Students protest University’s coal use

The Sierra Student Coalition raises awareness of the need for renewable energy sources on campus.

Students protest University’s coal use

Luke Feuerherm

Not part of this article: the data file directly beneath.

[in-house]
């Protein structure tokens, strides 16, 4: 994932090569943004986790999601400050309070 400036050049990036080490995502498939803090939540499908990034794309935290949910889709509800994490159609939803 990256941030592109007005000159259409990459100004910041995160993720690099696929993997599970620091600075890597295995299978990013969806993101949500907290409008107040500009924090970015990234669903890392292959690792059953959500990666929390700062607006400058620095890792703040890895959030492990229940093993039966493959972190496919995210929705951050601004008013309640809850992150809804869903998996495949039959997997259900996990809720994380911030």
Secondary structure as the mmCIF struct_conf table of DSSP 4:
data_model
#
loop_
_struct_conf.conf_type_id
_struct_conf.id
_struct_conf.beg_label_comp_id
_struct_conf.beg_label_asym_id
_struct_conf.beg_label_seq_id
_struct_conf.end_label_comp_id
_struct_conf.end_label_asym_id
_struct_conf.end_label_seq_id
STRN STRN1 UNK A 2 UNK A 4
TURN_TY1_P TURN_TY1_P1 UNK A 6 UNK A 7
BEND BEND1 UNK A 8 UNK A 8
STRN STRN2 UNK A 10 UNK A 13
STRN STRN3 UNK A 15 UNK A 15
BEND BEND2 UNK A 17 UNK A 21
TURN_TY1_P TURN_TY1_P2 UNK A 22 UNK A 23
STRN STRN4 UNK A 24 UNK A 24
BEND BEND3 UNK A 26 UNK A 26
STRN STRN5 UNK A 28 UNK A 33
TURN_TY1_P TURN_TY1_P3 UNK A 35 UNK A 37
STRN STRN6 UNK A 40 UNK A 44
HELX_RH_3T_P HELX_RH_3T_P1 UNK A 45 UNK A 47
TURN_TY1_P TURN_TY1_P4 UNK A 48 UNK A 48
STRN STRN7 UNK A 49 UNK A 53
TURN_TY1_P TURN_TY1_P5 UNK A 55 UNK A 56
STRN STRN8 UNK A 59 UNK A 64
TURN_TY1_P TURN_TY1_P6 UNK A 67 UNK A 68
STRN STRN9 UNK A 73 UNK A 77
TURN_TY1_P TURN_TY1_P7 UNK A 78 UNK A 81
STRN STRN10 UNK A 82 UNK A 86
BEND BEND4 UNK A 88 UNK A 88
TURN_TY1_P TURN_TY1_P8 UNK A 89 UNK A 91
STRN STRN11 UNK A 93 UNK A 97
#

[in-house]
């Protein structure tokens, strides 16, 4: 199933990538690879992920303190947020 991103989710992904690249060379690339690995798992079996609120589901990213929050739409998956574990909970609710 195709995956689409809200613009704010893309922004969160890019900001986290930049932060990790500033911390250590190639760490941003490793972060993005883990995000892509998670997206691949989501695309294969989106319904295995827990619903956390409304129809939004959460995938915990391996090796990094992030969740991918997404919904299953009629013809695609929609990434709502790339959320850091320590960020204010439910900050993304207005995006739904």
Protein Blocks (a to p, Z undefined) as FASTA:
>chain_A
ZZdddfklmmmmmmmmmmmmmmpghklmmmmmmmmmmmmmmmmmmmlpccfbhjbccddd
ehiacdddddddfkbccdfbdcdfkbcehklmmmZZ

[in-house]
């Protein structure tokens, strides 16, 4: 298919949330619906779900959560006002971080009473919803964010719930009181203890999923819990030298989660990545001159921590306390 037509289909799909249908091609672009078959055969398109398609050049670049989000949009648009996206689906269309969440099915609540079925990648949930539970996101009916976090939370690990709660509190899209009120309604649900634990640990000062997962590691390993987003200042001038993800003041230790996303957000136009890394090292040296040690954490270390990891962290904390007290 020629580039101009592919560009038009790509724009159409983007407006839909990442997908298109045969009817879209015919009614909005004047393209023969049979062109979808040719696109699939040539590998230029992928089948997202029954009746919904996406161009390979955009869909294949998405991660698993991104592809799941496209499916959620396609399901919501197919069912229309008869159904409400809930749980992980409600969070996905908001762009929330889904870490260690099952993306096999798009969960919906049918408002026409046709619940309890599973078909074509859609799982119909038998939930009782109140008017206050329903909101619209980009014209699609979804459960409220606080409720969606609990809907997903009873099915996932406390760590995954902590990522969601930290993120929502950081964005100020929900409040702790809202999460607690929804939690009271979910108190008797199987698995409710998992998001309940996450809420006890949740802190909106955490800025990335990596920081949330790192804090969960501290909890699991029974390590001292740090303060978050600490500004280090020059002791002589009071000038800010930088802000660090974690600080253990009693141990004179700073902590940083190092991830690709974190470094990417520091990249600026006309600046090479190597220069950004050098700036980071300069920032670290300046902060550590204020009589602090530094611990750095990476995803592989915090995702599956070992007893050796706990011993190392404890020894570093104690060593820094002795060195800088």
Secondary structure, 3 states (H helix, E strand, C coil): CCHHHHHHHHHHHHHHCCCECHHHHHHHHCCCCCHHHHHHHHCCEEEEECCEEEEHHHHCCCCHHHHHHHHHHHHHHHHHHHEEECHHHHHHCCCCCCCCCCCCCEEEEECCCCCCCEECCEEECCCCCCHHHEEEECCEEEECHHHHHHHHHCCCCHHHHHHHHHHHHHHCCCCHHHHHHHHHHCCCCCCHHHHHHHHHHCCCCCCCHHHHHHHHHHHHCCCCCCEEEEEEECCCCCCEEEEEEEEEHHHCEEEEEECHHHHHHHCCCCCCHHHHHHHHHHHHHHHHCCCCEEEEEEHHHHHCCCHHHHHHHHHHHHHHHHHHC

A group of University of Minnesota students gathered Wednesday outside the UniversityâÄôs Southeast Steam Plant to raise awareness of the schoolâÄôs use of coal to produce energy. The students comprise one of nearly 50 chapters of the Sierra Student Coalition throughout the country who favor sustainable energy and protested the use of coal on campuses. âÄúWe have an opportunity to create clean energy jobs, clean up our air and solve the climate challenge by moving away from coal,âÄù said Blair Bollig , a second-year environmental science major at the University. A report released Wednesday by the Sierra Club cited the University as one of 11 universities nationwide that needs to clean up its act. The release of the report marked the kickoff of a new national campaign aimed at transitioning campus coal use to cleaner energy options. WednesdayâÄôs protest featured the dropping of 50 pounds of charcoal to represent the amount of coal that is burned every 30 seconds at the plant, which is located just east of the Stone Arch Bridge on the bank of the Mississippi River. The protest concluded with the delivery of a copy of the report to University President Bob Bruininks. The University currently gets 23 percent of its energy from coal, University Services spokesman Tim Busse said . Since 2006, the University has been supplementing its coal burning with locally grown oat hulls âÄî a blend that burns cleaner than pure coal. Some universities, including the University of Wisconsin-Madison, Cornell University and Ball State University, have begun to transition away from coal use completely, but the switch to clean energy is a slow and costly process. âÄúItâÄôs not achievable overnight,âÄù said Rod Larkins, associate director for the Initiative for Renewable Energy and the Environment at the University. âÄúItâÄôs an issue of cost and commitment.âÄù UW-MadisonâÄôs renewable energy initiative includes the building of a new biomass boiler. Announced earlier this year by Wisconsin Gov. Jim Doyle , the project isnâÄôt expected to be up and running until 2012 and is estimated to cost the university up to $300 million. âÄúInstitutions of higher education are supposed to be the vanguard of forward thinking and sustainability,âÄù said Adam Macon , who organized the protest. âÄúThey have this dirty little secret in that they burn lots of coal, which is the worst contributor to global warming and a great danger to public health and the environment.âÄù According to the Sierra Club report, the University of Minnesota has three boilers on campus capable of burning a combination of coal, biomass, natural gas and fuel oil. The University is a member of the Chicago Climate Exchange and the University Presidents Climate Commitment , both of which pledge climate neutrality and the reduction of greenhouse gas emissions. The University must also meet statewide energy goals, including the renewable portfolio standard, which requires 25 percent renewable energy by 2025.